As it turned out, the powder thought to be rat poison were simply markers for a local running club’s route.
“Someone had seen the marks and thought it was rat poison,” Stockholm Hash House Harriers secretary Lars Wikström explained to The Local on Thursday.
“Central dispatch at the police know what we are about and there are police officers who are hashers in Stockholm and London. No one had called the police. It always helps,” he added.
Wikström is a member of the local chapter of the Hash House Harriers, an international group of non-competitive running, social and drinking clubs.
He explained that the pink powder was apparently left over from the group’s run on Saturday afternoon.
Warnings about the powder first surfaced on Monday along Hornsgatan around Zinkensdamm and Tantolunden, presumably from a concerned dog walker, Wikström said.
Newspaper Dagens Nyheter (DN) reported on Wednesday that the warnings had spread on Facebook and Twitter, describing the powder as “particularly well laid out around lampposts along house walls and fences.”
The city of Stockholm first received a report about the pink powder on Tuesday, while Södermalm police announced that a private individual had submitted a sample to the police for analysis, the report said.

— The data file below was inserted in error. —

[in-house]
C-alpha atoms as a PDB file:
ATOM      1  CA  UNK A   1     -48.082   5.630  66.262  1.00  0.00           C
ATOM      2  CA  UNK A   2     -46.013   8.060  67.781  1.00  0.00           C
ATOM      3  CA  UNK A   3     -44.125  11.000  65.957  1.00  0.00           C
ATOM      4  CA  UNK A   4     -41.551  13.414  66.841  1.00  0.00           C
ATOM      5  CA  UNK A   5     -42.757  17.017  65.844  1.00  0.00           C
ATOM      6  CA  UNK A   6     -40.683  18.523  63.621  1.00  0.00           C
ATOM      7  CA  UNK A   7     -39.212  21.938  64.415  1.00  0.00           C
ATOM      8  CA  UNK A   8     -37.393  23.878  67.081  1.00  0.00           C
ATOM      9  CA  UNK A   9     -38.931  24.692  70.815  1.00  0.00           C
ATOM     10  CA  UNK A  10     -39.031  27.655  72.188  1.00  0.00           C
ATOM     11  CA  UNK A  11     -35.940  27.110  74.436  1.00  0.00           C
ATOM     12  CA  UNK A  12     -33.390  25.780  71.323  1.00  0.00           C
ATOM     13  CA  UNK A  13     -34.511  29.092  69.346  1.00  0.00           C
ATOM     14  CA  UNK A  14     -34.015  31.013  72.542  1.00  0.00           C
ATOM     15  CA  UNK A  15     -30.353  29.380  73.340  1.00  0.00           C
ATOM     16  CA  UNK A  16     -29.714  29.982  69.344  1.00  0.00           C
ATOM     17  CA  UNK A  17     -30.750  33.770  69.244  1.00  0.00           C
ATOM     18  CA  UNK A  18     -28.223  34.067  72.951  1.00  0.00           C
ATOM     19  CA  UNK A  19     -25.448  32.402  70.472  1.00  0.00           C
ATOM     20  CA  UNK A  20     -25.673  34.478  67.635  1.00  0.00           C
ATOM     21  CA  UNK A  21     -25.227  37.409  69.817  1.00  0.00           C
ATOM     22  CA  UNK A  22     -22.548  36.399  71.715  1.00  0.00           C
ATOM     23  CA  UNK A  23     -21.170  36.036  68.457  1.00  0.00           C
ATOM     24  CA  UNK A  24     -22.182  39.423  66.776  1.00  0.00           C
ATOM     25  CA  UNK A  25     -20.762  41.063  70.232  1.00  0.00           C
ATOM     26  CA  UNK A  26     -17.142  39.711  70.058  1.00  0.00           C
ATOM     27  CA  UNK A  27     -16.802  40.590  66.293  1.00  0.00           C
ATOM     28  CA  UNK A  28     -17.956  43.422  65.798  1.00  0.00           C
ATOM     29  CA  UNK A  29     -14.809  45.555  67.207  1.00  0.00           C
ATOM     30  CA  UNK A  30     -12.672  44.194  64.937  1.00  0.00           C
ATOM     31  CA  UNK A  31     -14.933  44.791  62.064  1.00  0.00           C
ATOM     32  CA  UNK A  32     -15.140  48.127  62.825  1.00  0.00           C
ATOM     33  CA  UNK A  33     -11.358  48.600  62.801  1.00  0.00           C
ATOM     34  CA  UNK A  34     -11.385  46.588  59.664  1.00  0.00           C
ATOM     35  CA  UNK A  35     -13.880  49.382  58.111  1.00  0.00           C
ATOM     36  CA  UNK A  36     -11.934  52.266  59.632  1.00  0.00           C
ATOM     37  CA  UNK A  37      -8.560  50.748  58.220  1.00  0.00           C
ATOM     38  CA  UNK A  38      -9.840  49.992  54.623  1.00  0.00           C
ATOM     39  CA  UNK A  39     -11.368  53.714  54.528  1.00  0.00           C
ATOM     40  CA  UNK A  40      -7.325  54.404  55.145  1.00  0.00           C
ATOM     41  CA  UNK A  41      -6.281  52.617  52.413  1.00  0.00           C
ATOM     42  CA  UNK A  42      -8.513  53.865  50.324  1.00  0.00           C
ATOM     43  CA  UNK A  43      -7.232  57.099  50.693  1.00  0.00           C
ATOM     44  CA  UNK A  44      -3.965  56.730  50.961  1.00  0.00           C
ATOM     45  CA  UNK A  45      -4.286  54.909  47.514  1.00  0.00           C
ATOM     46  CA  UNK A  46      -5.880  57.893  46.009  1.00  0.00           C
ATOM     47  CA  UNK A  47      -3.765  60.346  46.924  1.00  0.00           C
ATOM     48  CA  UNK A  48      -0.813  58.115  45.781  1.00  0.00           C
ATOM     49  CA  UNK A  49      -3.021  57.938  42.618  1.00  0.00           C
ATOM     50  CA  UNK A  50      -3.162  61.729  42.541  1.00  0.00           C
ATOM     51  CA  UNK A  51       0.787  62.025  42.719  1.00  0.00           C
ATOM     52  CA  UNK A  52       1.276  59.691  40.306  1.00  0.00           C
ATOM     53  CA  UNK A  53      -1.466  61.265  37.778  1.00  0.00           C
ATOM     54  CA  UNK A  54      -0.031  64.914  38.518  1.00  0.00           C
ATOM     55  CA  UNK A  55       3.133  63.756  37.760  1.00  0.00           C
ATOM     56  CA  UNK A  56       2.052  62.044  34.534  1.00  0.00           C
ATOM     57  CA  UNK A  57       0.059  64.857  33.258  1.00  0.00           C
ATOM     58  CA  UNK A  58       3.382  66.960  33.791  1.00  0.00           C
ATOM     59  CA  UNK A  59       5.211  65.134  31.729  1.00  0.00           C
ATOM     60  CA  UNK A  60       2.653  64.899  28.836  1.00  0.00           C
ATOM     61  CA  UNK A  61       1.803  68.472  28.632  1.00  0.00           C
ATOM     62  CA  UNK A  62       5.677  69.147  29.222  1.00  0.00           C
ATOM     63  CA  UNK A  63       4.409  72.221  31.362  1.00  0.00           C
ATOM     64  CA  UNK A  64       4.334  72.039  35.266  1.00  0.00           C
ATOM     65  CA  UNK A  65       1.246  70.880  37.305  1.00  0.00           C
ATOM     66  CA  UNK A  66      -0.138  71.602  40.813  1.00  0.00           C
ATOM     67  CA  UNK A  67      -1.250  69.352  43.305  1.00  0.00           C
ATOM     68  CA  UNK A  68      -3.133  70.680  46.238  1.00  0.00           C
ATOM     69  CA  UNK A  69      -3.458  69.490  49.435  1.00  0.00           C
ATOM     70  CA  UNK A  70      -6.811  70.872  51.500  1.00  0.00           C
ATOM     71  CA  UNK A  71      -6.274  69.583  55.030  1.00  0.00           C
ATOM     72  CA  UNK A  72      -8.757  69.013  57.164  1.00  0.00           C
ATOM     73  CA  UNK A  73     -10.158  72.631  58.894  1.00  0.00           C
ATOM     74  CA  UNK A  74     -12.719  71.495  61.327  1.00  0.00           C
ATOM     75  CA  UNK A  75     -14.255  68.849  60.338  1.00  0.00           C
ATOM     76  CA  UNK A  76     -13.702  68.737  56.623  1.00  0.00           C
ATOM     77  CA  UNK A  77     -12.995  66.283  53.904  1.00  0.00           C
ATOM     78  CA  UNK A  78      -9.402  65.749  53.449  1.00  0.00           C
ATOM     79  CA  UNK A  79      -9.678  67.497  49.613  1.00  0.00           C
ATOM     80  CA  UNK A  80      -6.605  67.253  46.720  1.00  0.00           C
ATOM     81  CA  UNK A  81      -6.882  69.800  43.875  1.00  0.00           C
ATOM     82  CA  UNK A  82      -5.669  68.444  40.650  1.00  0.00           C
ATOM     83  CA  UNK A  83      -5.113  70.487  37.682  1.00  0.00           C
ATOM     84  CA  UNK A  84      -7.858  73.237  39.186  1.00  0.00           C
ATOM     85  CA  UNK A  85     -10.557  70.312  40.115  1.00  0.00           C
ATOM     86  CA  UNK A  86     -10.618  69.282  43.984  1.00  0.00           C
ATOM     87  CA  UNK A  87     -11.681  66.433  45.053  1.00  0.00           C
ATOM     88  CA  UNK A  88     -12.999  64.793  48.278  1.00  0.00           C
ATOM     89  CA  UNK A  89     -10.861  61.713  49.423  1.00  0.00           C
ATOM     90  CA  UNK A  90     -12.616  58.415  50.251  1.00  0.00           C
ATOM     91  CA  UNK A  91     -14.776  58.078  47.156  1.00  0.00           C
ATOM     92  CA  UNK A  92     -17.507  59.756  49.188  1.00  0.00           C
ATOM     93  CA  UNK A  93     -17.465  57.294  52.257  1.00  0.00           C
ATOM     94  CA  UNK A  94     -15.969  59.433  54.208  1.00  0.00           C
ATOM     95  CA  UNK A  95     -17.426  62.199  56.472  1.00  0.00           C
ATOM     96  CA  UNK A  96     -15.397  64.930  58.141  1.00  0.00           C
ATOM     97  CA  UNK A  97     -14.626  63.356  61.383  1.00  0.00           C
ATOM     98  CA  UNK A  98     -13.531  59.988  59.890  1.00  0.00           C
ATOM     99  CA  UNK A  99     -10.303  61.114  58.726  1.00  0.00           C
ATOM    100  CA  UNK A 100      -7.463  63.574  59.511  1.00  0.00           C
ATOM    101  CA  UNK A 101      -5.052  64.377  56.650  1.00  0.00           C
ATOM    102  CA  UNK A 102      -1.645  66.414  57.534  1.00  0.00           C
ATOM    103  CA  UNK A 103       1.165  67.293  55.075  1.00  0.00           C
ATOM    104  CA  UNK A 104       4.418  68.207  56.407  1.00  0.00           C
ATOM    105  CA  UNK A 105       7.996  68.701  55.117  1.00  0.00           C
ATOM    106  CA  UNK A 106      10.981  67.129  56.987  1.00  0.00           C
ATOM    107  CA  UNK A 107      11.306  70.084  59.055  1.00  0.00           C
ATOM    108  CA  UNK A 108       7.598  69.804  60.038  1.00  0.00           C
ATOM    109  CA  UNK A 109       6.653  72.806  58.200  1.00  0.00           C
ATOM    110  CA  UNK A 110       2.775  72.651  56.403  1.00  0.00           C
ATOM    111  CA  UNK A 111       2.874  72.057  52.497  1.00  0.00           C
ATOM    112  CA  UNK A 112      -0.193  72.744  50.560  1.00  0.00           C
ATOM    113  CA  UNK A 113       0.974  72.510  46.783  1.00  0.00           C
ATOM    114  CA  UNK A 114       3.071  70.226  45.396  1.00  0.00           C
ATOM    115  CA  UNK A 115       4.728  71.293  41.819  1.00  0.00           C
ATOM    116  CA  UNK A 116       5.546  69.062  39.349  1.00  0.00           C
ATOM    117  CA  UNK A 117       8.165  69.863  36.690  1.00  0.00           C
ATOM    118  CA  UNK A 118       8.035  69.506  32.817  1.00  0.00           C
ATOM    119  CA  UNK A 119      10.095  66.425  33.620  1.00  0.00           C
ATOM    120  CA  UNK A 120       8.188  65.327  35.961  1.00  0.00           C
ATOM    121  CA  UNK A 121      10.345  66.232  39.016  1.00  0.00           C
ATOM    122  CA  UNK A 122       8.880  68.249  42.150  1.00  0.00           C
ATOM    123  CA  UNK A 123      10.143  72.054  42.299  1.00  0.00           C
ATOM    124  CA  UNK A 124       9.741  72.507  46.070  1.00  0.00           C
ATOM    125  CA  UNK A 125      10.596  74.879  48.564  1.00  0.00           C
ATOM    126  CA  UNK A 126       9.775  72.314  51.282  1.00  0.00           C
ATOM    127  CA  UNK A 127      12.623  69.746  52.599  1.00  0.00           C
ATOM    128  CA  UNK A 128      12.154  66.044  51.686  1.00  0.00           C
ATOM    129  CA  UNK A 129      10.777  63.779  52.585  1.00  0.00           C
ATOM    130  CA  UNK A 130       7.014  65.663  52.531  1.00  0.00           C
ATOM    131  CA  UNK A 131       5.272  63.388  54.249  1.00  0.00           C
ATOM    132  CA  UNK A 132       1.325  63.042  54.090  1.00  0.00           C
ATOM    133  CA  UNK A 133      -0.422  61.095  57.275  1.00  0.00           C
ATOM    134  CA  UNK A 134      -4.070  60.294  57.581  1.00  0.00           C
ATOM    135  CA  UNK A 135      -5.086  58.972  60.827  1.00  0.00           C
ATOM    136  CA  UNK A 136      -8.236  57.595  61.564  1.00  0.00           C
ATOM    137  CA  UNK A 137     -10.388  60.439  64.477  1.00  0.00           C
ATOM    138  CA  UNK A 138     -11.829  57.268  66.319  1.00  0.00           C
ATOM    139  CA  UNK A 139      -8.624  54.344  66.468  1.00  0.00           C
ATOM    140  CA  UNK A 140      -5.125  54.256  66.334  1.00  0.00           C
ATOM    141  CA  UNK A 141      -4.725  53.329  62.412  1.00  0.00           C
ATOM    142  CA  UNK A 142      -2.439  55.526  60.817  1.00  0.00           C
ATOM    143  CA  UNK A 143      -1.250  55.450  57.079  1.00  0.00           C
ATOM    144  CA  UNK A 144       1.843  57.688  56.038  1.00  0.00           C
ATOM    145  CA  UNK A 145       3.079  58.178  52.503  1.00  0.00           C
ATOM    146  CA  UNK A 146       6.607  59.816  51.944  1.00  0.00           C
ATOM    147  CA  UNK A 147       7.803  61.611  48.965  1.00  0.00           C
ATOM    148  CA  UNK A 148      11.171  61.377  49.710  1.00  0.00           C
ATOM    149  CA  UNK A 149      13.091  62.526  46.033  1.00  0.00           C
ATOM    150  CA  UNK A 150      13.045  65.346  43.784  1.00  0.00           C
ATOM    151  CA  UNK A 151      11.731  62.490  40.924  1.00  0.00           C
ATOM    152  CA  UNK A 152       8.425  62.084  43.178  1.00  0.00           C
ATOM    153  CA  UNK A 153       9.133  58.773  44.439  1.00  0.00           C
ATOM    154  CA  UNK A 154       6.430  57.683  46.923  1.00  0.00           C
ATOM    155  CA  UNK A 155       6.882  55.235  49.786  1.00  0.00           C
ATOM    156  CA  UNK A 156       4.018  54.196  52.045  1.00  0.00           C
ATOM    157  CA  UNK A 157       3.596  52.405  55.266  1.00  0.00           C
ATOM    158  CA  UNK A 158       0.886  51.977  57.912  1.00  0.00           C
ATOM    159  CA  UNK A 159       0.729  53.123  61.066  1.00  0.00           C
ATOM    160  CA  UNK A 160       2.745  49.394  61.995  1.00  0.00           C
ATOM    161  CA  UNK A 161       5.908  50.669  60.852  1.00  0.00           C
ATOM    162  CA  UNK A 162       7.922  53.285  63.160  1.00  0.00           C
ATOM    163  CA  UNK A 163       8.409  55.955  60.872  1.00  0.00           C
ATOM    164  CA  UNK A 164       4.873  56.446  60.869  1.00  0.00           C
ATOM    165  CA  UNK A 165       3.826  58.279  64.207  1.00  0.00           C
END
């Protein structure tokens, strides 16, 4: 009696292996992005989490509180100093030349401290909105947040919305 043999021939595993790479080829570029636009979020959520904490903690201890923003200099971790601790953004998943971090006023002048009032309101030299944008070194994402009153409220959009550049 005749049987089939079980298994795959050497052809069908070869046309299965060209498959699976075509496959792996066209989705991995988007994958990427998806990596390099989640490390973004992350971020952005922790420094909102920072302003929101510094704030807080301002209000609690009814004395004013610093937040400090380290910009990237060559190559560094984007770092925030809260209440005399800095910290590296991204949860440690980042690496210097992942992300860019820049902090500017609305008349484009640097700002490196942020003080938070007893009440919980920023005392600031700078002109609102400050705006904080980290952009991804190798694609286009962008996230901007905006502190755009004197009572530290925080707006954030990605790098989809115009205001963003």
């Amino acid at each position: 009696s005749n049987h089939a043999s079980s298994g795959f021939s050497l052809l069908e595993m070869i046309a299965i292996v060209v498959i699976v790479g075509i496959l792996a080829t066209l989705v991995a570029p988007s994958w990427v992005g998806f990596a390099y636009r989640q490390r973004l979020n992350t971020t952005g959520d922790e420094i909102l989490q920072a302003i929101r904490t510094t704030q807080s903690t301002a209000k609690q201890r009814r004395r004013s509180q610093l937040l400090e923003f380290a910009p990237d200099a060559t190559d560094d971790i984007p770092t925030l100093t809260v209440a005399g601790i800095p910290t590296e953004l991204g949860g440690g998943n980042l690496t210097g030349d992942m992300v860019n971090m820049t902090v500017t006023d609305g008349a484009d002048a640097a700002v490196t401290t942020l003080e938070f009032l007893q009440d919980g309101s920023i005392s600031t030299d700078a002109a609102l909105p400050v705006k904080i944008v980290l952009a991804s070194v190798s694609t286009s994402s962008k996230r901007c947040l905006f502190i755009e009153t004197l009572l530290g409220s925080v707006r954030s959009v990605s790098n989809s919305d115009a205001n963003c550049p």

The local Stockholm Hash House Harrier chapter runs on Wednesdays and Saturdays for anywhere between one to one and a half hours, with the Wednesday Hash more focussed on drinking than running. Both runs attract between 20 to 25 participants.
The incident dominated the club’s mailing list discussion until the identity of the mysterious matter was finally made public on Wednesday.
“It was nothing really. There is pinkish material there, there and there. No one puts rat poison out like that,” said Wikström.
He explained that the group usually uses white powder to mark its routes, but switches to pink in the winter when it snows.
Although the pink powder mix-up is the first time the Stockholm chapter stumbled into such a public misunderstanding, other groups around the world have been less lucky.
“A couple of years ago, there was a scare in Helsinki when someone reported ‘white stuff’ around the Norwegian embassy. Someone said, ‘Oh, it’s just Hash markers,’ but they didn’t believe it,” Wikström recalled.
Further afield, an ophthalmologist and his sister were both charged with first-degree breach of peace, a felony, for sprinkling flour in an Ikea parking lot in New Haven, Connecticut to mark a trail for a local Hash in August 2007, prompting the evacuation of the store.
Separately, a US Marine lieutenant was dismissed from the Corps and sentenced to 30 days’ confinement in January 2004 for participating in lewd conduct with enlisted Marines as a member of a local Hash club in Okinawa, Japan.
Other Hash groups in Sweden exist in Vimmerby, Blentarp, Ludvika, Mölndal and Kalmar.